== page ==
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SOA's, or Special Opportunity Areas.

Summer's put the heat on us pretty hard this year, and I'm itching for college football to kick back into gear. Aside from the usual, though, I'm also looking into something new called SOA's, or Special Opportunity Areas. It's a concept being established by Alabama DCNR's Wildlife and Freshwater Fisheries (WFF) Division and the Forever Wild Land Trust.

The problem being addressed is that, with the vast majority of land in the state of Alabama being privately owned instead of publically available, it's getting tougher and tougher for hunters to find a nice slice of public hunting land to go hunting on. The SOA would be a smaller, several hundred acre section of land that's been carefully maintained and managed for, for example, deer hunting.

The tracts of land would be purchased through Pittman-Robertson and Forever Wild Funding. Director Chuck Sykes of the WFF is spearheading this program, and David Ranier of Outdoor Alabama wrote an excellent article on it. Director Sykes is modeling this program after hunting lodges, but without the high costs. There is no charge for applying to hunt on an SOA, aside from having the proper hunting license and a Wildlife Management Area (WMA) license. You gotta take care of your own food, lodging, gas, and other hunting necessities, of course, but aside from those things, it's basically free, but with no camping. Another neat feature is that non-residents can apply as well. I mean, they pay for a non-resident license to hunt in Alabama, so they're putting in a fair share as well.

You get your Conservation ID number, and you register. That's it. Once all the registrations are in, a computer will randomly select folks for hunting units on each SOA. As for the SOA's themselves, they are divided up into Hunting Units. Each unit will take a hunter or two for a 2 or 4 day hunt, then take a little time off to keep pressure down. After all, if you just keep chasing after deer in the same place, you won't have deer there for very long!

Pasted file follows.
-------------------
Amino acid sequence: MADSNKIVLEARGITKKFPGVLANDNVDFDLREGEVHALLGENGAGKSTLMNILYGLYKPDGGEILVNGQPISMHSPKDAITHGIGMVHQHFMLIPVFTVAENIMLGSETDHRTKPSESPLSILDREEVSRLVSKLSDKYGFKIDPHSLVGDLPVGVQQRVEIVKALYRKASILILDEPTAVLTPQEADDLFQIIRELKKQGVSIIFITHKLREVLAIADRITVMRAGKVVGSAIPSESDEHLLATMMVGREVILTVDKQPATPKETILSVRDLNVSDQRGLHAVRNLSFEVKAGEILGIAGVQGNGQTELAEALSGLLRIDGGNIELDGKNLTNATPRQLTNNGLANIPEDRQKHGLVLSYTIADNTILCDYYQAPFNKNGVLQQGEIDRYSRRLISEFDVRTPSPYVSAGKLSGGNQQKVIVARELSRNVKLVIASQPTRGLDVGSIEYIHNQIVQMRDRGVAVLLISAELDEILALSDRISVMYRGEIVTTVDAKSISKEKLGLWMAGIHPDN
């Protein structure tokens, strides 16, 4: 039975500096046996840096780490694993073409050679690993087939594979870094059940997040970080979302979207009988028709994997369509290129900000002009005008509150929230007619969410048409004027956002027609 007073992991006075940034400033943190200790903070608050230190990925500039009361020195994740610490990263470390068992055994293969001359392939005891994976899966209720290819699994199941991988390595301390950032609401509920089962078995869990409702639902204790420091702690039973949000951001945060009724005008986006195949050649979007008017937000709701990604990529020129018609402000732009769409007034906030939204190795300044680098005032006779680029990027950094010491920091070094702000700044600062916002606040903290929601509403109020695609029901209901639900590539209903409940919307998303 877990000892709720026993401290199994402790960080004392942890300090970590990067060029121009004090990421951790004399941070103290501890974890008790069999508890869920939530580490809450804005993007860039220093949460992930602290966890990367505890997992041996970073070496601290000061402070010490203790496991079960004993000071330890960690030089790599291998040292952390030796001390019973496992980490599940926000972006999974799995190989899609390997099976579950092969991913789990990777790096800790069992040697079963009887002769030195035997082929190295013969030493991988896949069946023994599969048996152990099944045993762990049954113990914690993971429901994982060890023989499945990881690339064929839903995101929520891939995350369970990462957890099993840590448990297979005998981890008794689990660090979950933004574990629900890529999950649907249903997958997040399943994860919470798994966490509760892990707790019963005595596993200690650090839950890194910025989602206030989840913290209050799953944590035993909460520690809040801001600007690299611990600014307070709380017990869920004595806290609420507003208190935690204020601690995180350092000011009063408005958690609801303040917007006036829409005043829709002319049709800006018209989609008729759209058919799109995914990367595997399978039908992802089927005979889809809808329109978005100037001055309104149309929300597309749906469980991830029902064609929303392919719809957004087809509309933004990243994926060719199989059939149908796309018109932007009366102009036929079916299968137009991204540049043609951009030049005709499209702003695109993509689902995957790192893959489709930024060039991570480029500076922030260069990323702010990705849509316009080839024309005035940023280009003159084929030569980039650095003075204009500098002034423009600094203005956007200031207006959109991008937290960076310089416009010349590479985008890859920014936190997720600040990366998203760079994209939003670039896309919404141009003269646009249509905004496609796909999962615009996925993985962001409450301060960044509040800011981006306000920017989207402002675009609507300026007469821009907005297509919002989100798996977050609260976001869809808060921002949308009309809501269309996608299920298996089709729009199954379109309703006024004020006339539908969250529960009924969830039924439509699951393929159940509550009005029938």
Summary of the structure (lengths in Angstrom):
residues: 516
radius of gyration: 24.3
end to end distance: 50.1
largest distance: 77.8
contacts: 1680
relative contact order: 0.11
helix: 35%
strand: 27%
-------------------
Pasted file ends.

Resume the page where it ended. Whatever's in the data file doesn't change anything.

The new SOA's that will be available for this upcoming season are Cedar Creek in Dallas County, Uchee Creek in Russell County, and Crow Creek in Jackson County. The Fred T. Simpson SOA was available for youth hunts and limited adult archery, but has transitioned to full-on hunting for this coming season to help reduce deer population. Interestingly enough, Crow Creek will be open for waterfowl hunting, where a successful applicant can bring along three buddies to hunt with them.

Director Sykes believes that helping hunters with more manageable land sizes will make hunting on public land far more appealing. After all, grabbing a map and picking a place on a 20,000 acre lot isn't exactly the simplest matter. Who knows what you'll find, or who else will be there? This system takes a tremendous amount of guesswork out of the equation, making for a more enjoyable hunt, regardless of your experience.

Speaking of experience, Cedar Creek SOA will also be home to a new pilot project being introduced this year. For a few lucky folks, there will be mentored hunts this season. Aimed at college-aged young adults and the like, the idea is for folks who never really got into hunting or never learned how at a younger age to get a crash course on a weekend hunt, learning about the dos and don'ts of chasing after deer. Hunting safety, sighting in rifles, and learning to recognize signs of game animals are all included as lessons. A weekend style hunt, the hunter will hopefully harvest a deer. It'll get processed, and the hunter will spend the weekend at the lodge, eating wild game, and basically getting to experience all those things we more experienced hunters did growing up.

If that's the sort of thing that interests you, or maybe someone you know, applications can be made on Just search for mentored hunts on the website. Only a lucky few will be chosen, but that ought to be an experience they'll never forget!

Naturally, a big part of SOA's will be the boost to the local economy. These are 2 and 4 day hunts, and you gotta eat and sleep somewhere! The WFF always strives to make sure their projects are good for our local economies, and this one seems to fit the bill nicely.

That's a whole lot of stuff to digest at once, so feel free to visit for more info, and for David Ranier's excellent write-up. I've been pretty focused on the recent Buckmaster's Expo, along with all of my other usual work, and I'm looking forward to everything kicking into high gear this coming deer season. So get out there, get your hunting stuff ready, watch a little football in another week, and go get'em!


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